Reason: grammar error
I believe you are also getting a very valuable benefit from the miniscule amount of naltrexone added- I *think* (unfortunately, I can't recall for certain), that very low dose naltrexone has been found to help protect against increases in tolerance. There are some other agents which also help with this. Not sure why they are not used more frequently in PM. If I'm wrong, feel free to correct me.
Last edited by Mod08; 08-23-2008 at 04:36 PM.
Reason: no need to quote the message - address response to that user directly in order to save server space.
Hey Confused, What prevents tolerance is that the more you take the more antogonist your getting which further limits the agonist benefit. S o increasing has the oposite once you reach a certain point.
Using meds like Suboxone may end up being the first line medecine in another 5 years. It makes sense for many reasons, The biggest is that it would certainly be an esier trial if withdrawal wasn't included due to years of pure opiate use. However it just hasn't been around or used in this manner long enough to become a protocol. If anything it's seen as more of a last resort that's used on patients that haven't been able to stabalize for whetever reaon. Why not use it as a first drug, allow people to benefit from the pain relief without going through withdrawal and potentially reduce the risk of abuse if progression isn't needed.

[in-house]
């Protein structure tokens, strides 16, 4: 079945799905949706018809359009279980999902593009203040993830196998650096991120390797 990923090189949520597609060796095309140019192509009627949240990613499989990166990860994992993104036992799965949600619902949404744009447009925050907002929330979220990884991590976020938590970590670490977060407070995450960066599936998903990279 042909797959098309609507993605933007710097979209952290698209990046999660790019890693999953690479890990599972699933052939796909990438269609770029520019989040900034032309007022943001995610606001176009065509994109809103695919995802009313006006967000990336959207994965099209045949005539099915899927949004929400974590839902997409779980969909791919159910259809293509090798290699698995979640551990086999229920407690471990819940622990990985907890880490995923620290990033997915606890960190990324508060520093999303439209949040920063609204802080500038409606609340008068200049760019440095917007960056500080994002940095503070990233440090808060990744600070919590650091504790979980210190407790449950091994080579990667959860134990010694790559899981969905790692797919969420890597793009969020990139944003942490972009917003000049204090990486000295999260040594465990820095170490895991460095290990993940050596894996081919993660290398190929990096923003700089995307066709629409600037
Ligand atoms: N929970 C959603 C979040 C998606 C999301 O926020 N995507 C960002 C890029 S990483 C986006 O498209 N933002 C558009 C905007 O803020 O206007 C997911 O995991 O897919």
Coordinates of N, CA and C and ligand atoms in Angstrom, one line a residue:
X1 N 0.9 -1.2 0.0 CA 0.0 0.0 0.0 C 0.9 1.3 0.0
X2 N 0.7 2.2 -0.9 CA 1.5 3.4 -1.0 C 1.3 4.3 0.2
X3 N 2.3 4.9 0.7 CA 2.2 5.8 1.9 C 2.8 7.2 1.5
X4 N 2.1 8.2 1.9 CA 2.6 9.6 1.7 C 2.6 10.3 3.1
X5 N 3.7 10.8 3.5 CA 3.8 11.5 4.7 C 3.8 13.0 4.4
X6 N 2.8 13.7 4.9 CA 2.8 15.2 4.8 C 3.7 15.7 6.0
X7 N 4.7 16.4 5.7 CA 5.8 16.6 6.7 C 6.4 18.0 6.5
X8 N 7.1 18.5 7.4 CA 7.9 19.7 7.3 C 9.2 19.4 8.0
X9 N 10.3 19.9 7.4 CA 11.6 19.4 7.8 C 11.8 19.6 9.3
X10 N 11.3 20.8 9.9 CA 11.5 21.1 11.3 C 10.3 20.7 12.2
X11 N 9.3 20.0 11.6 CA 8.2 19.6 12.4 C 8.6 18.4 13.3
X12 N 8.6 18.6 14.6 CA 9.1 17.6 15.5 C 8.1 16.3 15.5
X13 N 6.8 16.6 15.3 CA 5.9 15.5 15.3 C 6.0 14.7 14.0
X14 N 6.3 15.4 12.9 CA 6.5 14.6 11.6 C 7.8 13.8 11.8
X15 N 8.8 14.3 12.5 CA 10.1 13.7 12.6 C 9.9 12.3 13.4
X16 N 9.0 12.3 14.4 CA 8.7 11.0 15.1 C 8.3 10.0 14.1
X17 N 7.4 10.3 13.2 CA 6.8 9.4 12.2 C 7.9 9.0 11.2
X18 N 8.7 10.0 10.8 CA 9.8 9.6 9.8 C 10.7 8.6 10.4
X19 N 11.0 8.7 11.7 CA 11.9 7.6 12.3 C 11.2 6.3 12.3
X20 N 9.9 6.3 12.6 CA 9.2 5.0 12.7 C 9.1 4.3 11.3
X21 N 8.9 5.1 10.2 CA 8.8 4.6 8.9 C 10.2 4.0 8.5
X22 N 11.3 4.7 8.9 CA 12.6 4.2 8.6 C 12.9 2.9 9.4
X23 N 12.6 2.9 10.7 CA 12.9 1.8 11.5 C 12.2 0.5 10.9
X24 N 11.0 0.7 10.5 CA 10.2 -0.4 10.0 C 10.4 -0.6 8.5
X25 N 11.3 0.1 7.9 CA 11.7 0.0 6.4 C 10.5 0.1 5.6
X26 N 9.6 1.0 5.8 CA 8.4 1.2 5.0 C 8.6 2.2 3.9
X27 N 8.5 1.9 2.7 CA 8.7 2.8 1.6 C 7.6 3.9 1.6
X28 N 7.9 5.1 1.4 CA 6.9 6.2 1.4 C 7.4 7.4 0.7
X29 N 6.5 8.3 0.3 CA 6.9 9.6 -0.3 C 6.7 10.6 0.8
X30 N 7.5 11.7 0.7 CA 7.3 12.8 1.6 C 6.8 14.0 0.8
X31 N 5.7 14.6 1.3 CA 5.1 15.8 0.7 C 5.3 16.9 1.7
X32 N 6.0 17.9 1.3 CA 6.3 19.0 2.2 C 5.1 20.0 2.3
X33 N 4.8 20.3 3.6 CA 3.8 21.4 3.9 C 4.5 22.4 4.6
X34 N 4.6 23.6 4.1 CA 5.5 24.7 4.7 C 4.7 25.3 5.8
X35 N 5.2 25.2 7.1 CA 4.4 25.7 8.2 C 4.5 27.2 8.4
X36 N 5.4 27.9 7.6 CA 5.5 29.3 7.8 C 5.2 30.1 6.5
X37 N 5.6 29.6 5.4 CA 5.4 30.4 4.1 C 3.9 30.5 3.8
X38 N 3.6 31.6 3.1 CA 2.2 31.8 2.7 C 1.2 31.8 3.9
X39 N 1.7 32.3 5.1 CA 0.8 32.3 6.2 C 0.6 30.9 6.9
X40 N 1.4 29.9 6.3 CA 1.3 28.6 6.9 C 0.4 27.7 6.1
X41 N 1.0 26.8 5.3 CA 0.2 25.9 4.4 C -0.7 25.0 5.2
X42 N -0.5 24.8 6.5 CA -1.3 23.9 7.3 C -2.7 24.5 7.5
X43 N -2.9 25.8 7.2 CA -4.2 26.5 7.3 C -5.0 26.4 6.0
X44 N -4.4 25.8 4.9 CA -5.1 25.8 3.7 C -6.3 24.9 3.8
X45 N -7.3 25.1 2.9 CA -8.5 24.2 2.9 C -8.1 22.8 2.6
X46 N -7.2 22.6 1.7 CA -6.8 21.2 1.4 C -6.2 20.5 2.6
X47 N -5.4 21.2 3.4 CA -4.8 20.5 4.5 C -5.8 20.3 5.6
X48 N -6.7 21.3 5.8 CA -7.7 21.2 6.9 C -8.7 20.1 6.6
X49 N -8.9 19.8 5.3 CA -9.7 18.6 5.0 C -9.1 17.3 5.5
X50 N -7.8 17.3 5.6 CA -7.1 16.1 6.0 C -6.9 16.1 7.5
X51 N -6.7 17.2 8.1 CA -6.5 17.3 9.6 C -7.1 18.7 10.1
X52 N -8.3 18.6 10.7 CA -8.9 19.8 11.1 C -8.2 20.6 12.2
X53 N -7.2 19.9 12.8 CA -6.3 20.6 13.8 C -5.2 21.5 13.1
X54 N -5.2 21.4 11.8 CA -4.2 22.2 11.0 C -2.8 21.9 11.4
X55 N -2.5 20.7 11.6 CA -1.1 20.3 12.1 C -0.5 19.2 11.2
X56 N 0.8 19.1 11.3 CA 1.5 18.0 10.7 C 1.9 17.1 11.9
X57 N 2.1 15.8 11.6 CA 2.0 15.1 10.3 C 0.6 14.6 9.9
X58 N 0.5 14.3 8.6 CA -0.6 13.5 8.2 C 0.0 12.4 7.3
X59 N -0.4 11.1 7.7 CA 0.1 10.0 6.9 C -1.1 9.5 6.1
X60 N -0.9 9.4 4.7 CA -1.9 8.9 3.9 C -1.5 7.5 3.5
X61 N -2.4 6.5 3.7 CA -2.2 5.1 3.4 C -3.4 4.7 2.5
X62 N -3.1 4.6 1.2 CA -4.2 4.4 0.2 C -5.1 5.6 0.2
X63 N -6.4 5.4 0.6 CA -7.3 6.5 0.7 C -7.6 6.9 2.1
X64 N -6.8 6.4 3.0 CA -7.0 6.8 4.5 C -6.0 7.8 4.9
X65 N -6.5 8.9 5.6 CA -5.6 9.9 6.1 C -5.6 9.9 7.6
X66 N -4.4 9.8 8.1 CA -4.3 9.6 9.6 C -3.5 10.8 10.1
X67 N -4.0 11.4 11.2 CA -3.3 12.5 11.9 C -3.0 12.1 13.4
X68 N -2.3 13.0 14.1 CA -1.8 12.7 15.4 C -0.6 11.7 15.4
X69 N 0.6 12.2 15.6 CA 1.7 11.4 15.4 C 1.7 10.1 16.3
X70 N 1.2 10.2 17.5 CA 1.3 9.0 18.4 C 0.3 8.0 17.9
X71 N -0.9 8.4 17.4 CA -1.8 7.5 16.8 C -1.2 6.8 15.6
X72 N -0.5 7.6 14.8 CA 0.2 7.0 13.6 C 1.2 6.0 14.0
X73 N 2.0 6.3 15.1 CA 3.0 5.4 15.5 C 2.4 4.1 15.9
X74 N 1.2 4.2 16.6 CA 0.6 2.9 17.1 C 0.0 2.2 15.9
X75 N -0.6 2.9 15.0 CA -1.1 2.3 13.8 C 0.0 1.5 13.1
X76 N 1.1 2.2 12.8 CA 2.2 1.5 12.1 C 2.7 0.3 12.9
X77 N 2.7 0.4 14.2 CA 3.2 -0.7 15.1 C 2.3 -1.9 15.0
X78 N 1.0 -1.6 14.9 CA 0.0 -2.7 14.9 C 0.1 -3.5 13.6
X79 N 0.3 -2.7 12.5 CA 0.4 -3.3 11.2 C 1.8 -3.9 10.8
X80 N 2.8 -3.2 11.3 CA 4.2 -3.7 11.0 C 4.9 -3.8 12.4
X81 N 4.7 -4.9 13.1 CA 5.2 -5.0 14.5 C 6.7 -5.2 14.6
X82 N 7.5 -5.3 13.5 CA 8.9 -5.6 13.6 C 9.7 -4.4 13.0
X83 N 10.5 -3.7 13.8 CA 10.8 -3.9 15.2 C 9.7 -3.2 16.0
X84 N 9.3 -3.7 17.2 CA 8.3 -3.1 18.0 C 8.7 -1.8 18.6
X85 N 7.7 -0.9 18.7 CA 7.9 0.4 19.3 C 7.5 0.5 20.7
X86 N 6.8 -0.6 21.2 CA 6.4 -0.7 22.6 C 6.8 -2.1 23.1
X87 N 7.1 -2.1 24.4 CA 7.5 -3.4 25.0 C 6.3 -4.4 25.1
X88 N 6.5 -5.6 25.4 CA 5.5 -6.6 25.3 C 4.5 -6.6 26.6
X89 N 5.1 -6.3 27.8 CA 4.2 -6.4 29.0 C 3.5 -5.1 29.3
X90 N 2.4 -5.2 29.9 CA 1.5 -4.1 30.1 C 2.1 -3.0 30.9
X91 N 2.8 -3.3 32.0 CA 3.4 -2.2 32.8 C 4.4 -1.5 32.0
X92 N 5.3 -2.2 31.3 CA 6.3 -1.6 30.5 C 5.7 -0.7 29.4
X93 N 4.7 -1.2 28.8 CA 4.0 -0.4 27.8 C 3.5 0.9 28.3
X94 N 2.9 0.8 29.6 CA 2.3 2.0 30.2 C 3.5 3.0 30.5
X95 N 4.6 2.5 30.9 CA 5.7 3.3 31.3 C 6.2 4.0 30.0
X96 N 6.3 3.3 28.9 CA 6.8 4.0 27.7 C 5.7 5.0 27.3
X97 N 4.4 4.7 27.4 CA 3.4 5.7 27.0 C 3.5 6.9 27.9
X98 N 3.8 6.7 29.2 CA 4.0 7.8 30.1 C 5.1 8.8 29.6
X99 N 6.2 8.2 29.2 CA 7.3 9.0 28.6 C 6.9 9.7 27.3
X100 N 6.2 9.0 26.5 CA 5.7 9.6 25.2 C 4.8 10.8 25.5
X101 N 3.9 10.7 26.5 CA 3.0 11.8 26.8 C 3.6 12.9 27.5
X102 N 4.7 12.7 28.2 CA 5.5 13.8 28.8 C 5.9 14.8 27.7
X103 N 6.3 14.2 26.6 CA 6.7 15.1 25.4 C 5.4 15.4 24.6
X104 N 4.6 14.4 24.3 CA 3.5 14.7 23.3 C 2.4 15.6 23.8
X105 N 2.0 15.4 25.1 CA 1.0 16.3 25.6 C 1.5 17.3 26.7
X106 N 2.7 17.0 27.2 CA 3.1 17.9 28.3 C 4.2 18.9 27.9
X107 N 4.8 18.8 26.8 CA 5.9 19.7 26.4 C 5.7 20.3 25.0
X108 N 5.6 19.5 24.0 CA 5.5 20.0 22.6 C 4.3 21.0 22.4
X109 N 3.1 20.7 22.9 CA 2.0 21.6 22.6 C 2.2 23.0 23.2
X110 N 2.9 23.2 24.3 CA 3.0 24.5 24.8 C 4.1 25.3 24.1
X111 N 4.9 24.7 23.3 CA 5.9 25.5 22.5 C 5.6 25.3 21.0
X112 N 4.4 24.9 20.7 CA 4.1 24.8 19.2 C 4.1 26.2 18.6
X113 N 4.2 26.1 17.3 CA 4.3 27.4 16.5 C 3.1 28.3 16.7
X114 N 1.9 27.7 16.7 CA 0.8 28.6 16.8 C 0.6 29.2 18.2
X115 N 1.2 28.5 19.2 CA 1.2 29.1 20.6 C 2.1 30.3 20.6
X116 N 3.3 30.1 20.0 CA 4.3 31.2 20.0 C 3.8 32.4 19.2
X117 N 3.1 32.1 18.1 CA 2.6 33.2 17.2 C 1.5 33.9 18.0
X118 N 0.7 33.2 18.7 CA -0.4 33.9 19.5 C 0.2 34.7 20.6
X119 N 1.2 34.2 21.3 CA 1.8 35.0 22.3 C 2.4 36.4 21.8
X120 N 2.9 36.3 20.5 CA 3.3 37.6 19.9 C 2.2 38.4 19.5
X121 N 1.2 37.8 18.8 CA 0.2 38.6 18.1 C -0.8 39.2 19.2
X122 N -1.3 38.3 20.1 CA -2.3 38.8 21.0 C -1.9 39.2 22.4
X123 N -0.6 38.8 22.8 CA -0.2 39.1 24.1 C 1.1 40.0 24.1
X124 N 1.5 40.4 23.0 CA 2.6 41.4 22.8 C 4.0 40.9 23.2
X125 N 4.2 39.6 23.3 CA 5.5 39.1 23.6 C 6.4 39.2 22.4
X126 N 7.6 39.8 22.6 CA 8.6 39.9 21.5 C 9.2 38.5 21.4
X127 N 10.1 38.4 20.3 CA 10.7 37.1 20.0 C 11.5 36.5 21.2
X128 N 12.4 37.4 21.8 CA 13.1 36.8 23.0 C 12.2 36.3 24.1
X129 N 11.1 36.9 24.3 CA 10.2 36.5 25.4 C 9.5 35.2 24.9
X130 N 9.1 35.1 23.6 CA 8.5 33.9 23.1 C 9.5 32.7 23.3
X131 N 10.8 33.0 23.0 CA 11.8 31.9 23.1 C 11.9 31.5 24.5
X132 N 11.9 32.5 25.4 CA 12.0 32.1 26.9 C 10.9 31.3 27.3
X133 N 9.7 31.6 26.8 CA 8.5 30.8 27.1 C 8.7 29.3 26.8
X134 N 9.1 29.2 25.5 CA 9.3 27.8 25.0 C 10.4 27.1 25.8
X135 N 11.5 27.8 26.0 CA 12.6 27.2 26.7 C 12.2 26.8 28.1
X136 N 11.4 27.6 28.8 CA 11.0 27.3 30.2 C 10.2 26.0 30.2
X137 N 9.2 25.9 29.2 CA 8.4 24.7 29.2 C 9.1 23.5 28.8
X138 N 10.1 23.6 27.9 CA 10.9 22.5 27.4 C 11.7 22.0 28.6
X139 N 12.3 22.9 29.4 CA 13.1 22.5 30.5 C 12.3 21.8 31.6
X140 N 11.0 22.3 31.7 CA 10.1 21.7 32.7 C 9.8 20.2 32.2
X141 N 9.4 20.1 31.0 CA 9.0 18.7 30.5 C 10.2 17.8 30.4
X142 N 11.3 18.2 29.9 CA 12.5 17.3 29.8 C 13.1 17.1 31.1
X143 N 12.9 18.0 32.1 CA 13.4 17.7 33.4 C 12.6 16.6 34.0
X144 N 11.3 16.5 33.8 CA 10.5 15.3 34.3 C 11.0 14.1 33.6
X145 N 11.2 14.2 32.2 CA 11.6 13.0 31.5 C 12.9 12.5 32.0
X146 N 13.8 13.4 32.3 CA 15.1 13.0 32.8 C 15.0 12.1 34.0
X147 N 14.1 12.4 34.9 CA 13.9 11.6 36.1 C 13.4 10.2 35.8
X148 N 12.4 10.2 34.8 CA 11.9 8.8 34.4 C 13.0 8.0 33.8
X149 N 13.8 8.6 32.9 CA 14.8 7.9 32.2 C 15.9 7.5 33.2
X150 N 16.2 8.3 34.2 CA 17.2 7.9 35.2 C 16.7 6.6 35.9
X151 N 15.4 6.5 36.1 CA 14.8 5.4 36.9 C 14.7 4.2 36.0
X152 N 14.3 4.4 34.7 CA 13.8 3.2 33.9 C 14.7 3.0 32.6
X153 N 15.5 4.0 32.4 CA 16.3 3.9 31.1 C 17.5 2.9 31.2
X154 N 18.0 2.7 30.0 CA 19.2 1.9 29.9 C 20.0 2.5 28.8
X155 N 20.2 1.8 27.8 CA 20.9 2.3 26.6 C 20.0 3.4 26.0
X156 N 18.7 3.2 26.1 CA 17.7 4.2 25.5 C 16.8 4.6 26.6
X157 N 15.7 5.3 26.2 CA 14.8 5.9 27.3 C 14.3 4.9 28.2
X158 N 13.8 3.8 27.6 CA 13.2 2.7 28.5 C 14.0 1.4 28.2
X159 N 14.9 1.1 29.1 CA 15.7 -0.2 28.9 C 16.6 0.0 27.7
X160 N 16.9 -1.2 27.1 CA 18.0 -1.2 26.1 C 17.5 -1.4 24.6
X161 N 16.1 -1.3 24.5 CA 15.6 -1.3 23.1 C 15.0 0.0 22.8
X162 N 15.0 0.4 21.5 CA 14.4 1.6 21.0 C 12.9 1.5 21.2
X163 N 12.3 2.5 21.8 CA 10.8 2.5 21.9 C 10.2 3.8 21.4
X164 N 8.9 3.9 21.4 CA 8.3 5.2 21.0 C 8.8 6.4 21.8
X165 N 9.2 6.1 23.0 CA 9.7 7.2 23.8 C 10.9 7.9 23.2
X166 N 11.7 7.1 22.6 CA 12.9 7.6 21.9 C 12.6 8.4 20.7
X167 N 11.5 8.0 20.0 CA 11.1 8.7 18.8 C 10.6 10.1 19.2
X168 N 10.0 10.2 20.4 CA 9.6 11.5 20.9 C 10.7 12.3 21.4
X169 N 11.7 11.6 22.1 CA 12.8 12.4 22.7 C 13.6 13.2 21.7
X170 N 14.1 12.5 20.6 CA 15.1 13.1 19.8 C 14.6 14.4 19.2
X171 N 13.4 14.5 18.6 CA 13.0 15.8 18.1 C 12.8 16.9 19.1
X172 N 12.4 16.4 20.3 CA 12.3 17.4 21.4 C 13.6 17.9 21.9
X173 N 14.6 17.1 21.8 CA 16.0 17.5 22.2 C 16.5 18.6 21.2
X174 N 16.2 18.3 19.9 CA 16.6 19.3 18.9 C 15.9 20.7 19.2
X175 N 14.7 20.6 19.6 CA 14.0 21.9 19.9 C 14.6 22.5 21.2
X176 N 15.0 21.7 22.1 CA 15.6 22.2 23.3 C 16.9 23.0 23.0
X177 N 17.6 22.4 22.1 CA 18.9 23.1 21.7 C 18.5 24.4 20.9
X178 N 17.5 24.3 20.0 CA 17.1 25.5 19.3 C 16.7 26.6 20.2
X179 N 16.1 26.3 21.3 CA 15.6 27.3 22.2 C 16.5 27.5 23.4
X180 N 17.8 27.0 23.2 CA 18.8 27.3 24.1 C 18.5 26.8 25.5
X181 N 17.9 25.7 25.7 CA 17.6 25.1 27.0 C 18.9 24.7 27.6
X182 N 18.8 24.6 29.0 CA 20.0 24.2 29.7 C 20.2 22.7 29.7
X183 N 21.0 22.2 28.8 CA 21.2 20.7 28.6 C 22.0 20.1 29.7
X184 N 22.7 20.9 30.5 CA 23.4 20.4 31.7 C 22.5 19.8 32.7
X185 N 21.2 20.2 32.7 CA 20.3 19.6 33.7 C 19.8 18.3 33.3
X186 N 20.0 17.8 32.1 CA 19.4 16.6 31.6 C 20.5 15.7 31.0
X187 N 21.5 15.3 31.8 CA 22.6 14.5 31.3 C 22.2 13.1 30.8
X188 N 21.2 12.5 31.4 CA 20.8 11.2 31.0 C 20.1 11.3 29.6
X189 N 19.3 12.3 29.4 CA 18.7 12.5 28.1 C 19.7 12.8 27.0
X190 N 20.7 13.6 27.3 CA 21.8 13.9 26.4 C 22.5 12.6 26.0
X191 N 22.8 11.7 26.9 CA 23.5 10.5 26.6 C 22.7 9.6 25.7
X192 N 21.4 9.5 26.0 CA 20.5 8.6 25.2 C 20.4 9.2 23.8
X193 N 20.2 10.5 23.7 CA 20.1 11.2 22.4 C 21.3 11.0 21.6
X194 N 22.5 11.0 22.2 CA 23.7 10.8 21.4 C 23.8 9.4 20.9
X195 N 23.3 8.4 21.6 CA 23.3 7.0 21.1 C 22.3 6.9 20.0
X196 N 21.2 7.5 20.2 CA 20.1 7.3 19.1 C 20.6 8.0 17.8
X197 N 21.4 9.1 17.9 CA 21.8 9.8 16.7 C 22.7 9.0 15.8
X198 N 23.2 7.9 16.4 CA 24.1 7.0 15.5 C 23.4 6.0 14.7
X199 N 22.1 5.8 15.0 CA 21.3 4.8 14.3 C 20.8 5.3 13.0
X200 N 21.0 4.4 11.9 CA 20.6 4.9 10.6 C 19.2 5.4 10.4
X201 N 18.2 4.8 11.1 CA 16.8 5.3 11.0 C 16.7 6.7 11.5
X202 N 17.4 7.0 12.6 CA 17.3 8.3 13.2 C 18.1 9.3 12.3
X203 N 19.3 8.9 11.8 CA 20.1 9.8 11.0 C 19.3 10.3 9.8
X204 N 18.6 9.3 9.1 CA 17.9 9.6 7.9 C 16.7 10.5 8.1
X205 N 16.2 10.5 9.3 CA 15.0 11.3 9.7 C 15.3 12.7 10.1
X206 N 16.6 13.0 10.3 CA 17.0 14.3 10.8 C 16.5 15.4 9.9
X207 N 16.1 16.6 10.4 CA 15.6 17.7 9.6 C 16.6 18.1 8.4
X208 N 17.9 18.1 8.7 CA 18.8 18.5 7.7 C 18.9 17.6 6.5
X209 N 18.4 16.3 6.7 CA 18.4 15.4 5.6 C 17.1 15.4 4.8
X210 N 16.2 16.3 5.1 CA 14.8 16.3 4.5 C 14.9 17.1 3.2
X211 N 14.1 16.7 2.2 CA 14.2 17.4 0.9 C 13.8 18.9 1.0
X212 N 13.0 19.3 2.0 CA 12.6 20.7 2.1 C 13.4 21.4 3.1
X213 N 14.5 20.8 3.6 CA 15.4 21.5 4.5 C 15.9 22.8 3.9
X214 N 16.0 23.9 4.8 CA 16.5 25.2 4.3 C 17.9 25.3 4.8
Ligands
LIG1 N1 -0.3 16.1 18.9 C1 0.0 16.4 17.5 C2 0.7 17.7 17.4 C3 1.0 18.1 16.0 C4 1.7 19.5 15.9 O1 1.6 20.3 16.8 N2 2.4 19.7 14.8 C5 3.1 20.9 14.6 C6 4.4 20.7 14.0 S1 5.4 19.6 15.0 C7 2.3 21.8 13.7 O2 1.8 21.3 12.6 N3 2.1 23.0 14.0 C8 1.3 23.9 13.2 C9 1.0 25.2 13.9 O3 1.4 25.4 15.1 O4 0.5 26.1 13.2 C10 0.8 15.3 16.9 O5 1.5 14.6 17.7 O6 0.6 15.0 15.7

Things were so differnt just 10 years ago, who knows what things will be like in another 10. When you have CP it is a lifetime process. 10 years may seem like eternity but I've had failed afer failed back surgery since 93. The difference in treatment in 93 compared to know is like comparing a black and white TV, which some members may have never seen in their home to a fairly inexpensive 50 inch plasma high def TV's on the wall. The meds were talking about simply didn't exist or weren't used outside of terminal cancer patients, even then those patients were suffering which more than likely opened the door door for change and Pharama companies became proactive in lobbying for Pain relief changes not to mention profiting hugely from it.